The Right Honourable Donald F. Mazankowski, 64, was elected to the Board of Directors in August 1997. Mr. Mazankowski is a Business Consultant. He has been a director of Gulf Canada since 1993 and serves as a director on the Boards of the Weyerhauser Company, the Power Group of Companies, Atco Ltd., Shaw Communications Incorporated, IMC Global Inc., Great West Life Assurance and Investors Group and Canada Brokerlink Inc.

Walter B. O'Donoghue, 67, was elected to the Board of Directors in May 1999. Mr. O'Donoghue has been a partner with Bennett Jones since 1980 and is the Chairman of the Board of Directors of Athabasca Oil Sands Investments Inc. Mr. O'Donoghue is a member of the Alberta Securities Commission. He has been a director of Gulf Canada since 1995 and is on the Board of Directors of Magin Energy Inc., BCT.TELUS Communications Inc., Wolcott Gas Processing Ltd., Gibson Petroleum Company Ltd., and TransCanada Gas Processing Services Ltd.

John R. Sanders, 57, was elected to the Board of Directors in May 1999. Mr. Sanders is a Business Consultant. From 1993 to 1998, Mr. Sanders was the Managing Director and Advisor to the Chief Executive Officer of Natwest Markets and the Deputy Chairman of BOE Natwest. Mr. Sanders is a Director and Deputy Chairman of Austin Reed Group Plc and serves as a director on the Boards of BOE Limited and Sabanci Bank Plc.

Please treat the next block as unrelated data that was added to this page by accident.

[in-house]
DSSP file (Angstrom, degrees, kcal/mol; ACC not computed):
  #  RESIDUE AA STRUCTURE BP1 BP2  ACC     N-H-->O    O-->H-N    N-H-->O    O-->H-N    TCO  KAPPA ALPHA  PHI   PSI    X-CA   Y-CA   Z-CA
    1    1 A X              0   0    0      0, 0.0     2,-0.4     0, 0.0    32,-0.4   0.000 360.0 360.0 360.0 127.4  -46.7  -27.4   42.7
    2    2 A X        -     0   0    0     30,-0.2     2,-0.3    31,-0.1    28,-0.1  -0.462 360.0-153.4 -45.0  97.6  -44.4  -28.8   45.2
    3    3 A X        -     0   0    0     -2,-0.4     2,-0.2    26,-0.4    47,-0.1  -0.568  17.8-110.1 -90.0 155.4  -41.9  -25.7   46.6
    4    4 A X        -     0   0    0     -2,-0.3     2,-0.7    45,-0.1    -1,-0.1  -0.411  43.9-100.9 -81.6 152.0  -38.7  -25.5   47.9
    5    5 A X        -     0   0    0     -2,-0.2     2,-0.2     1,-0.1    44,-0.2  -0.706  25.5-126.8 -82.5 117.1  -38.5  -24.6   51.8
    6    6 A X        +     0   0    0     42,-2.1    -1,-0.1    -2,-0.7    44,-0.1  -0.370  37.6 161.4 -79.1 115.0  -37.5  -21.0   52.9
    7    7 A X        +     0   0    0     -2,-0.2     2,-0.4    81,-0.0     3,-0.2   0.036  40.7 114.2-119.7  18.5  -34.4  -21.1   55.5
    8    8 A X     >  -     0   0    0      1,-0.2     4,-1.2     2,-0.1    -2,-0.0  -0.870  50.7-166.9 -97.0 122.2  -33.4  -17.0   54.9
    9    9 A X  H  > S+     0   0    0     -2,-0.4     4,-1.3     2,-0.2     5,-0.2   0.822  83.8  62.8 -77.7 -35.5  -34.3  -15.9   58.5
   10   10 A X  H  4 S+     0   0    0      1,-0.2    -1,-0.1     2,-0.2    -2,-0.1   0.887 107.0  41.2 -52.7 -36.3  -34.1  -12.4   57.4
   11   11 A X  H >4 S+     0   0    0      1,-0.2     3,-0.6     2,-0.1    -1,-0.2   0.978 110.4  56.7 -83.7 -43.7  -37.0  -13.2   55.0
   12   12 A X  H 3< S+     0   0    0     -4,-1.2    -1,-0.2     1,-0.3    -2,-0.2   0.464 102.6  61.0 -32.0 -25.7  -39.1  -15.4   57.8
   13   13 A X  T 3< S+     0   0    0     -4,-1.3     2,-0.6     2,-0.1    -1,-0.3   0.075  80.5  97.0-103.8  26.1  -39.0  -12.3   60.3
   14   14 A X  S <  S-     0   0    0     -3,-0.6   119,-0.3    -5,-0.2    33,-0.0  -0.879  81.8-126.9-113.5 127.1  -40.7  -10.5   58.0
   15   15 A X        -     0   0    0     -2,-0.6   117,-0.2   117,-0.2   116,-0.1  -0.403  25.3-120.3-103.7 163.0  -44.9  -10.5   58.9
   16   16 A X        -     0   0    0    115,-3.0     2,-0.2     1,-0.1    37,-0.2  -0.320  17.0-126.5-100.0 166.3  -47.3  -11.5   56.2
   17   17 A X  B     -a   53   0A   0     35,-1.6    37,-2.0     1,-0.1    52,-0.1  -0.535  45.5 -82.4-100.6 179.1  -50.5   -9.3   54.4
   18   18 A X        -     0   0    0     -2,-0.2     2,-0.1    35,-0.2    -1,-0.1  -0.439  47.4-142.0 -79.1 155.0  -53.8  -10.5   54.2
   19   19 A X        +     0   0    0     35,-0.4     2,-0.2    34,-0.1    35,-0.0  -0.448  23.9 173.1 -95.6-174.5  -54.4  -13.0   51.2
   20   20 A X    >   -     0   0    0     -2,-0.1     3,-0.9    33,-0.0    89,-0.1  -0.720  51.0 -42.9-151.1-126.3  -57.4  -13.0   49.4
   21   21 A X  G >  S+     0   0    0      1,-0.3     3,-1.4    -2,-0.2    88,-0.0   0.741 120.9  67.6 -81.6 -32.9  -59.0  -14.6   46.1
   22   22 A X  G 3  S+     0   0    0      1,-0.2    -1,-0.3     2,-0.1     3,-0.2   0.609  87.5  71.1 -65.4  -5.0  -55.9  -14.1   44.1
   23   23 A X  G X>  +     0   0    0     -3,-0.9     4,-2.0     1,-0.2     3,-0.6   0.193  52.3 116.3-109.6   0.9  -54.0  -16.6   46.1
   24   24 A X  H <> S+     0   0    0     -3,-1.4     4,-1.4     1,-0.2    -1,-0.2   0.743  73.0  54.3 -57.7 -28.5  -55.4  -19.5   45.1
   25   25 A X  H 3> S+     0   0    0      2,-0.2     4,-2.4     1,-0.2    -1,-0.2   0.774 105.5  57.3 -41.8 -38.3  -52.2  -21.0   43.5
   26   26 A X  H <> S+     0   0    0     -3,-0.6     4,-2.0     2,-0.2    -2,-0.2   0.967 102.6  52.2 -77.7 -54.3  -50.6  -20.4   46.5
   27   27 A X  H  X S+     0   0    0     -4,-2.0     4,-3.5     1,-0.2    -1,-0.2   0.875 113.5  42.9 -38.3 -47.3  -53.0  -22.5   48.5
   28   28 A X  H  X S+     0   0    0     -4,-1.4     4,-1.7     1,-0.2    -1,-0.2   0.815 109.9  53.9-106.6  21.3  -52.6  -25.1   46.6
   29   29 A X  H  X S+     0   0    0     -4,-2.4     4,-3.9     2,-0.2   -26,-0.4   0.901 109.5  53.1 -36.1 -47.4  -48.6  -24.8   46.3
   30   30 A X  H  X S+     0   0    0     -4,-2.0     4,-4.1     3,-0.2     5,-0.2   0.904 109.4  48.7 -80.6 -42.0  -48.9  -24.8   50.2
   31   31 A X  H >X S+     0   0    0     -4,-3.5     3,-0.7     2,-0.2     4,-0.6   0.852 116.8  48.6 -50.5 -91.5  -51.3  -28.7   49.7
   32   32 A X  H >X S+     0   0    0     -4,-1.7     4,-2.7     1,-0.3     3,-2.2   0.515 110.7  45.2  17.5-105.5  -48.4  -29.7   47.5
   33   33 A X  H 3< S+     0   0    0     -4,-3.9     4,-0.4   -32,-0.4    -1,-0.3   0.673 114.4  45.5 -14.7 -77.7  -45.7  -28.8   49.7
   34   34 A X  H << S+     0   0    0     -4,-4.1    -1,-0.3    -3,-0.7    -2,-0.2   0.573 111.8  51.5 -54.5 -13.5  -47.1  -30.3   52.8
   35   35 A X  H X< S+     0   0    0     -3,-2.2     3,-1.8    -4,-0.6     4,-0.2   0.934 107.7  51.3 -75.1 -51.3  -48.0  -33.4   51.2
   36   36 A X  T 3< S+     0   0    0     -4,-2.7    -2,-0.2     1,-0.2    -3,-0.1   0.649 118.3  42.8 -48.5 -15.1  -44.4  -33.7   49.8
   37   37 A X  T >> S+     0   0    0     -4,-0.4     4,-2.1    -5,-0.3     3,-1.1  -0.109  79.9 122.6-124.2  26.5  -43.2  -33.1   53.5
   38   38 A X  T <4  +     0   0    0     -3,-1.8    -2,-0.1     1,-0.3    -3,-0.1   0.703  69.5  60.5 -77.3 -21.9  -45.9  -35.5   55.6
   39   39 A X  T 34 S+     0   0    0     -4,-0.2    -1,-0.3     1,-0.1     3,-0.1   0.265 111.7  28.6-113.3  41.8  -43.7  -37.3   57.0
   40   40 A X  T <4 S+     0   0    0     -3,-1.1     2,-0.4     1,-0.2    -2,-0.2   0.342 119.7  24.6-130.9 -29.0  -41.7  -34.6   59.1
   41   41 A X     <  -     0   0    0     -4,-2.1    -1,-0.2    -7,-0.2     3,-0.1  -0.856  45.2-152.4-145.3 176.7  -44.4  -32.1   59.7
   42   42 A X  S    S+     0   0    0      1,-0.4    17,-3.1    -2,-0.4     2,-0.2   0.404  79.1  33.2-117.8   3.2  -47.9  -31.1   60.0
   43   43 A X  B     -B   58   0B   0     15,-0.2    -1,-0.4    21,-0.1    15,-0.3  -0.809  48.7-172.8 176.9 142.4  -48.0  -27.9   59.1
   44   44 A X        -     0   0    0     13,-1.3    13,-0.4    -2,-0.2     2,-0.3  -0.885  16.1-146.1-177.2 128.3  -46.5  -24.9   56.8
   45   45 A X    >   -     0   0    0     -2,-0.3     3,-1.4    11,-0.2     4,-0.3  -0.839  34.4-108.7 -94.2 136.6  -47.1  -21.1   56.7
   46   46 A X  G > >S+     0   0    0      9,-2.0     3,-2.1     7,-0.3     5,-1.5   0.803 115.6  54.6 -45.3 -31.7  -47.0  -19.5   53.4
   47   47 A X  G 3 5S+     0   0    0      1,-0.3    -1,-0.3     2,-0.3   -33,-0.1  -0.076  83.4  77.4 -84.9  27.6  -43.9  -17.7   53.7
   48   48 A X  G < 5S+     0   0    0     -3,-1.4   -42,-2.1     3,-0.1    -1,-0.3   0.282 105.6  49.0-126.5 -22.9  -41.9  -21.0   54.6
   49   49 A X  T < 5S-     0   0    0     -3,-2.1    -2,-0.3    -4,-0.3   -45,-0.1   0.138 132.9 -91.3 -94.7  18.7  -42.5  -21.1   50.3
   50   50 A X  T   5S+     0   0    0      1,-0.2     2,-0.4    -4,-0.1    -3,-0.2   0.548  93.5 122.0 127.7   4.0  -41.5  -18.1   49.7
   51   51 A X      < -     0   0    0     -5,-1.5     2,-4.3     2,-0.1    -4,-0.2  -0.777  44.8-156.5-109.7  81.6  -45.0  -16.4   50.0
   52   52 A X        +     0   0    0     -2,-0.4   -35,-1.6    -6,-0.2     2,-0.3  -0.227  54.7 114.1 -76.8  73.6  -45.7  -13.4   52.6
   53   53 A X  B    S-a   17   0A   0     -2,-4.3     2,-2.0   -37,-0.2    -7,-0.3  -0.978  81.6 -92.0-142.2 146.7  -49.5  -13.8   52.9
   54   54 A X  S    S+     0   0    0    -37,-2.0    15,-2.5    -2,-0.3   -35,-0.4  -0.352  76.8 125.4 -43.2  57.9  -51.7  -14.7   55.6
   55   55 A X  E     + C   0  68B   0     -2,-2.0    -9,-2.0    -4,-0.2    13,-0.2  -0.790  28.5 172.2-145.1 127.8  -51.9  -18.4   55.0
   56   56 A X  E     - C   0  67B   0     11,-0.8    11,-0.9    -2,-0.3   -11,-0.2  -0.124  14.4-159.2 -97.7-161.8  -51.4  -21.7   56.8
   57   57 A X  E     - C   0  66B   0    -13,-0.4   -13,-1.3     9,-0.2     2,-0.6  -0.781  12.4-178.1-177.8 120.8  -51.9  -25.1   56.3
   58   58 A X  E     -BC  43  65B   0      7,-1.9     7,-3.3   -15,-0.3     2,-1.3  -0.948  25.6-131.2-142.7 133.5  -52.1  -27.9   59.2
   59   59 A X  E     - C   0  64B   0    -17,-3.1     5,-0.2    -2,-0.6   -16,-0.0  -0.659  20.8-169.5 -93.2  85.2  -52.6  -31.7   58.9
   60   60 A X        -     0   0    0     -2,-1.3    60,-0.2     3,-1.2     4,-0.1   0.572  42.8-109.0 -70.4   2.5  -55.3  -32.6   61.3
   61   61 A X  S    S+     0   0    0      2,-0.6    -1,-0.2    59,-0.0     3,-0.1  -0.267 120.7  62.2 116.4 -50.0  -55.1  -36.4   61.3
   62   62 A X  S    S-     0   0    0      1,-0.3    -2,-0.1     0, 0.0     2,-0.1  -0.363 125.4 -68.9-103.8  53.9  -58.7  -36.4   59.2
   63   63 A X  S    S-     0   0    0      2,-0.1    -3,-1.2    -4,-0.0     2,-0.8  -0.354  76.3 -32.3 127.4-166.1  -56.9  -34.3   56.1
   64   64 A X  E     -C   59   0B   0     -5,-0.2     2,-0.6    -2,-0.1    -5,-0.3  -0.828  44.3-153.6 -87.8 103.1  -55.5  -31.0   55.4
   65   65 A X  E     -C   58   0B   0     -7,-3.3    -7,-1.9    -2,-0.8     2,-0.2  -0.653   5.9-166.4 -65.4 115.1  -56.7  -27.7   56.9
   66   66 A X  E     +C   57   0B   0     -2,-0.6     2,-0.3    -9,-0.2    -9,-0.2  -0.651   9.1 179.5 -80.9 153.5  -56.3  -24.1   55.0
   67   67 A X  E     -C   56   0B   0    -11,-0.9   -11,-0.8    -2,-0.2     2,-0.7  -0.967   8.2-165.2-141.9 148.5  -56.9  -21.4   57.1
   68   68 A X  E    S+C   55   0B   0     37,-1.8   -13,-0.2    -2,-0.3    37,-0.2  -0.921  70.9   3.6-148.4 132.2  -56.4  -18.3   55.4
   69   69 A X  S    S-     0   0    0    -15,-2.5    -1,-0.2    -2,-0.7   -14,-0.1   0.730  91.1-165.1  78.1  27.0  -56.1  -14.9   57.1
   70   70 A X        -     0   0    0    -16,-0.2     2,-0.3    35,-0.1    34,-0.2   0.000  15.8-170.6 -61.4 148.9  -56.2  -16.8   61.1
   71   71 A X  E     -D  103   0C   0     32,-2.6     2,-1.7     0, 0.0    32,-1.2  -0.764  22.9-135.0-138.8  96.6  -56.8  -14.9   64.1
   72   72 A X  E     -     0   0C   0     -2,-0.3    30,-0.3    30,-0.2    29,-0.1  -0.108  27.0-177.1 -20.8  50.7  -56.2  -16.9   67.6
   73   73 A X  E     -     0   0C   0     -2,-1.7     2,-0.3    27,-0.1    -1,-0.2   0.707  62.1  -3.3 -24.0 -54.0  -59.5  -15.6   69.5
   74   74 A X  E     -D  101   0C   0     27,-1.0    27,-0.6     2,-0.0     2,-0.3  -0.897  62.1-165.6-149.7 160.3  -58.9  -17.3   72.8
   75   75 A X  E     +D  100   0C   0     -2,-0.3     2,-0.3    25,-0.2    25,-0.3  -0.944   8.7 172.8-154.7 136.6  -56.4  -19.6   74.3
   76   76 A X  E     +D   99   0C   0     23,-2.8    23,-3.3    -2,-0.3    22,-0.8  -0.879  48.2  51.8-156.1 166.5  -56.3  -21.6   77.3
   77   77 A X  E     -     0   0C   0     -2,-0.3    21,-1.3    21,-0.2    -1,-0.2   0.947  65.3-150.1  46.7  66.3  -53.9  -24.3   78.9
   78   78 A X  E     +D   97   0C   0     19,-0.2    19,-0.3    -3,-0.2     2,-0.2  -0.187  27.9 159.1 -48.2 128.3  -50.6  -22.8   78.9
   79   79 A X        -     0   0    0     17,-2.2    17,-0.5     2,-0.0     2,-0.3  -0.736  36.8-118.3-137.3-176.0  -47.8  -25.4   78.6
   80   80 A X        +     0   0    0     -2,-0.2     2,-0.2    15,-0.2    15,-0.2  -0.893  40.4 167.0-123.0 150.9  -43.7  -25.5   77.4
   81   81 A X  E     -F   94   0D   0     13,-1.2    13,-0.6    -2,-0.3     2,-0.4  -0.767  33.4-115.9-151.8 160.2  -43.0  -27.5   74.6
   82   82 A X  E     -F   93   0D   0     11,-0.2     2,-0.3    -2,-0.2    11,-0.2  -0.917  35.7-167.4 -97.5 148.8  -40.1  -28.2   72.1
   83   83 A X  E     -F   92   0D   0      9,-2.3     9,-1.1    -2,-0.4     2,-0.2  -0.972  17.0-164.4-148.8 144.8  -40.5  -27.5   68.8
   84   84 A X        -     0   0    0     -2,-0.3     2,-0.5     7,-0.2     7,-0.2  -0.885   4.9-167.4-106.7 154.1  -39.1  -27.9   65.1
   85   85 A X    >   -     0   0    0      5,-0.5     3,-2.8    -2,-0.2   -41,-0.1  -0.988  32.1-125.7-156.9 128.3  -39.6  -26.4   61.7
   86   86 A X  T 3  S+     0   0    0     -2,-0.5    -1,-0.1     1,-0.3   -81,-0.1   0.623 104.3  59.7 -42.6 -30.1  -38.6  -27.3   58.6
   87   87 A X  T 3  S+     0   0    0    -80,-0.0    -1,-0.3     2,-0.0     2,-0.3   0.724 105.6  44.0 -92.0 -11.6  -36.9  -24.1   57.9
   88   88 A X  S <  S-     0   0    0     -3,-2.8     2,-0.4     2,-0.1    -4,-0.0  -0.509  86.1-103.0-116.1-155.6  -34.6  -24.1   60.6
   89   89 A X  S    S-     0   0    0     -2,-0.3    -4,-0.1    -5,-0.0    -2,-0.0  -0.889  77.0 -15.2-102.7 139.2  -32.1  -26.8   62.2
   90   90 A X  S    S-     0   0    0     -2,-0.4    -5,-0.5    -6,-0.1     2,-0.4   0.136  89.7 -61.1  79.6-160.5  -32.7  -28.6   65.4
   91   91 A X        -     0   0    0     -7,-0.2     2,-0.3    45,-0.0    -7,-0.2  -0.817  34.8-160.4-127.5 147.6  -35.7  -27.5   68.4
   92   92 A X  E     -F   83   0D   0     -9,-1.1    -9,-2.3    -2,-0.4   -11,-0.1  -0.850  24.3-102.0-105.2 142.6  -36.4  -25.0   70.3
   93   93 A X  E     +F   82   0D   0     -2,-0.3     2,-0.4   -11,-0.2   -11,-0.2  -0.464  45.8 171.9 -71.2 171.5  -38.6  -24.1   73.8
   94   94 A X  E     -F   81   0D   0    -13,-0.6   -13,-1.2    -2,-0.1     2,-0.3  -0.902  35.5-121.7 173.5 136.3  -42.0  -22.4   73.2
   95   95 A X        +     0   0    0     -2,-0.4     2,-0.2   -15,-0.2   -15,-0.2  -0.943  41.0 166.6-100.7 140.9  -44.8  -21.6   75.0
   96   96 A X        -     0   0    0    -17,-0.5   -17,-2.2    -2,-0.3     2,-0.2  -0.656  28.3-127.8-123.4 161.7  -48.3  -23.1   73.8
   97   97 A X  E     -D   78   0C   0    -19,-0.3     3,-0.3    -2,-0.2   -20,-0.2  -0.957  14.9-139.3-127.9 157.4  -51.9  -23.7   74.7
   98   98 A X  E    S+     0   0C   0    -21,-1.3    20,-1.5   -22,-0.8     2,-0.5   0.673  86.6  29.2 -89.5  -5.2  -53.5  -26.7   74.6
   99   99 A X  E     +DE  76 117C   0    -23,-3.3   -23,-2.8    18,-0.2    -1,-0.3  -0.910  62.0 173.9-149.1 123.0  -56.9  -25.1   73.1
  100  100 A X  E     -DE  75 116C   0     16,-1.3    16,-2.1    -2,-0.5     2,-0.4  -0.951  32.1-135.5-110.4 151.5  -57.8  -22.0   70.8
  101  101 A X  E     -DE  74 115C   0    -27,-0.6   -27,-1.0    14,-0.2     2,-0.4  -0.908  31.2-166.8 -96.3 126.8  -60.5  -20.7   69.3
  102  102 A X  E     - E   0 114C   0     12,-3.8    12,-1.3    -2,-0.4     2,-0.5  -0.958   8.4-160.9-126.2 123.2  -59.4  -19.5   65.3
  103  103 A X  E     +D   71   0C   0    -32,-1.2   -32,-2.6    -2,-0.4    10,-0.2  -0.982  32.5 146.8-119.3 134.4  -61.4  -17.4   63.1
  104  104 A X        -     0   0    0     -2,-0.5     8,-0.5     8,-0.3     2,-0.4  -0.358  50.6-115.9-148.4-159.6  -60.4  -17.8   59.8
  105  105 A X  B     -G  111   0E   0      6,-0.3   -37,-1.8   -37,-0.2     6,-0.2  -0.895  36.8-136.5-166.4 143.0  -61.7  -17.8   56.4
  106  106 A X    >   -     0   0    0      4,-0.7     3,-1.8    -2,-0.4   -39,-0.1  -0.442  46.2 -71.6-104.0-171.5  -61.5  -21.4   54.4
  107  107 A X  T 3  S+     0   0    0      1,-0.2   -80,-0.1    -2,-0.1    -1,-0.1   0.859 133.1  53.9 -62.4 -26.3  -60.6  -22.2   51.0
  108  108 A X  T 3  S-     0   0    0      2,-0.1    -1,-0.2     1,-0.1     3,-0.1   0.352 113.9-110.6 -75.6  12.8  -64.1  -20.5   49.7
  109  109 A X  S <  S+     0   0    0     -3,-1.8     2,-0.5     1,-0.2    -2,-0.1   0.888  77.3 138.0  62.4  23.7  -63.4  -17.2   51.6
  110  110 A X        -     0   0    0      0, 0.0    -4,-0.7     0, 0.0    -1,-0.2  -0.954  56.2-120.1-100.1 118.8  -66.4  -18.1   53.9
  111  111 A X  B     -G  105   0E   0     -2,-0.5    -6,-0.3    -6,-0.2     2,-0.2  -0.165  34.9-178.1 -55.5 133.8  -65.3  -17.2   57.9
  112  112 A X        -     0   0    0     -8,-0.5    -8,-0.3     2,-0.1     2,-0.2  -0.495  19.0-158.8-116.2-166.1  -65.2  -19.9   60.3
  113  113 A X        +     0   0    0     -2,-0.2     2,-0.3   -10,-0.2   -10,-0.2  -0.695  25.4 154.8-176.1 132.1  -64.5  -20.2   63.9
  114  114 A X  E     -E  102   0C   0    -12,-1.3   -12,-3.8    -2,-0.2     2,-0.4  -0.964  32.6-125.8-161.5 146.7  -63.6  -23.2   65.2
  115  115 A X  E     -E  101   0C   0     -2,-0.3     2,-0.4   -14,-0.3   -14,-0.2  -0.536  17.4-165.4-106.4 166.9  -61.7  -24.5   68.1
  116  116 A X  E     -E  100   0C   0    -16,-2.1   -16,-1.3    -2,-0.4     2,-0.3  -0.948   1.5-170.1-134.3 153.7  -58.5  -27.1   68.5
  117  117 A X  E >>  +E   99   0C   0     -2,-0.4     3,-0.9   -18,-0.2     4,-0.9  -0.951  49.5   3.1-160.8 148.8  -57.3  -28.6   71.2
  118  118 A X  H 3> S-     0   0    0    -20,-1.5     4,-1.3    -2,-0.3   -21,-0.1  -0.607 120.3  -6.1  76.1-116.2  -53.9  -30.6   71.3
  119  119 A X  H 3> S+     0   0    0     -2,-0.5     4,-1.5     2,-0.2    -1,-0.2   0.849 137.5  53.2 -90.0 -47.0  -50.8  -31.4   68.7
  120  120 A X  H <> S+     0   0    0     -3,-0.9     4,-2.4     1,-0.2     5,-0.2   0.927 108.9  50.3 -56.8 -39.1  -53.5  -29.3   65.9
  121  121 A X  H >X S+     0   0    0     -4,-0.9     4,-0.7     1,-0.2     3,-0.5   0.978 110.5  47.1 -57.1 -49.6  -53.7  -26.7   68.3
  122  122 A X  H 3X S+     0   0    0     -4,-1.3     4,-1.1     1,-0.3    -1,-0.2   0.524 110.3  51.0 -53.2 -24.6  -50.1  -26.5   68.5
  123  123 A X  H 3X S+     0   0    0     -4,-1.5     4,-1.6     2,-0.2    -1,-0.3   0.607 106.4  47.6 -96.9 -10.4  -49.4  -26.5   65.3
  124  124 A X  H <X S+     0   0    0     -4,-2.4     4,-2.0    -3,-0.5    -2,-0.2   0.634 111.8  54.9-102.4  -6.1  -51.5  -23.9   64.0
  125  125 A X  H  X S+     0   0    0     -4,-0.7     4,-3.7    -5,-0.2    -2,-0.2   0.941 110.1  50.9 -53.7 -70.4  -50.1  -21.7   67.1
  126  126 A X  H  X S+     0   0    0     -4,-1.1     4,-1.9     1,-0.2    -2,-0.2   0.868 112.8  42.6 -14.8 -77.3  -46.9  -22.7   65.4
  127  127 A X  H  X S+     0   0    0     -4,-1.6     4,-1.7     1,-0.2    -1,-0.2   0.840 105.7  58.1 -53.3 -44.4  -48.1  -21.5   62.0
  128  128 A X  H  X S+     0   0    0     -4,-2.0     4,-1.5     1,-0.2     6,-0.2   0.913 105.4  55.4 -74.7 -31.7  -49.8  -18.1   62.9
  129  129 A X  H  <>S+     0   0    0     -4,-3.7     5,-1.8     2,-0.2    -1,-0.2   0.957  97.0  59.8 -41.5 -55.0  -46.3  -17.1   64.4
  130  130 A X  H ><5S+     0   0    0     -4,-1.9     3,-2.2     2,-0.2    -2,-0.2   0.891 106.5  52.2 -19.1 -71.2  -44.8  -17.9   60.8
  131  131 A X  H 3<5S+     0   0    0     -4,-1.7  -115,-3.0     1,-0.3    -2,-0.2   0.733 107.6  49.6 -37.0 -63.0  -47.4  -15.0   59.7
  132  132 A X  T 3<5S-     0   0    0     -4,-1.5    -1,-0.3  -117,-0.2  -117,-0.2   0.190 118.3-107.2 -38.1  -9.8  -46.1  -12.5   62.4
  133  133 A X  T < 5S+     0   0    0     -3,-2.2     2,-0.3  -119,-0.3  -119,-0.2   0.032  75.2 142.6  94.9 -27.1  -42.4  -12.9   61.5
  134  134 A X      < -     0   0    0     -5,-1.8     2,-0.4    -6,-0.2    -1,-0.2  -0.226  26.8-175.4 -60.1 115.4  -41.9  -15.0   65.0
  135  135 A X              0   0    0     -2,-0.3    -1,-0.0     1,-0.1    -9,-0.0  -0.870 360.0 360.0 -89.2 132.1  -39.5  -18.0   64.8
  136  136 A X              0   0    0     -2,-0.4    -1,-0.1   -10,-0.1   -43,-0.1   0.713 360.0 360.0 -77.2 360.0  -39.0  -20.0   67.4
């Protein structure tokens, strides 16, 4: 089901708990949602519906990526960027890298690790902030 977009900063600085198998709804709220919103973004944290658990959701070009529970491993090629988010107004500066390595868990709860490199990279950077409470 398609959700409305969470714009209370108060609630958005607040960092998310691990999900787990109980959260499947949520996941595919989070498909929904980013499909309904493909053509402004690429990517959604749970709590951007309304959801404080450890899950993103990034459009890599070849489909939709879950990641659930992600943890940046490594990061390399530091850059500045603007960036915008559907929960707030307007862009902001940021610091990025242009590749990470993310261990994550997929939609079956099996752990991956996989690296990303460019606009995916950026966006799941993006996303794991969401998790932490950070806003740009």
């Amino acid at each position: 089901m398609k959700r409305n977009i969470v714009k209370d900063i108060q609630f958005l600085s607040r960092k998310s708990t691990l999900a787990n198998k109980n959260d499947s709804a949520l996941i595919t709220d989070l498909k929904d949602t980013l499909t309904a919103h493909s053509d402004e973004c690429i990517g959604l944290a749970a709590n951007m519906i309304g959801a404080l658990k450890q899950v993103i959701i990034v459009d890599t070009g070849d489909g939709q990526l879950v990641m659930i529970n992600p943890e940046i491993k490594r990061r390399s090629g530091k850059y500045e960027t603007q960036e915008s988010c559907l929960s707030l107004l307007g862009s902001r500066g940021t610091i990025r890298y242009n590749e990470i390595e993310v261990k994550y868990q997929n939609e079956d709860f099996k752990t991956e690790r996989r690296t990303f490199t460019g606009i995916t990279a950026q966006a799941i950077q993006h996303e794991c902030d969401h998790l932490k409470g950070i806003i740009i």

Dr. Subroto, 71, was elected to the Board of Directors in September 1997. Dr. Subroto was Secretary General of the Organization of Petroleum Exporting Countries (OPEC) from July 1988 through June 1994, Indonesian Minister of Mines and Energy from March 1978 through March 1988, and Indonesian Minister of Manpower, Resettlement and Co-operatives from September 1971 through March 1973. He is a member of the Indonesian Economics Association, the International Association of Energy Economists and the Board of the Montreux Energy Roundtable. Dr. Subroto also serves as a director on the Board of Duta Graha Indah, an Indonesian construction company in Jakarta.

Henry W. Sykes, 42, was elected to the board of directors in 1999. Mr. Sykes is Senior Vice-President, Business Development and General Counsel at Gulf Canada resources Limited. Prior to joining Gulf in 1998, Mr. Sykes practiced for 15 years with the Calgary-based law firm Bennett Jones as an associate and subsequently, a partner in the firm.

The End.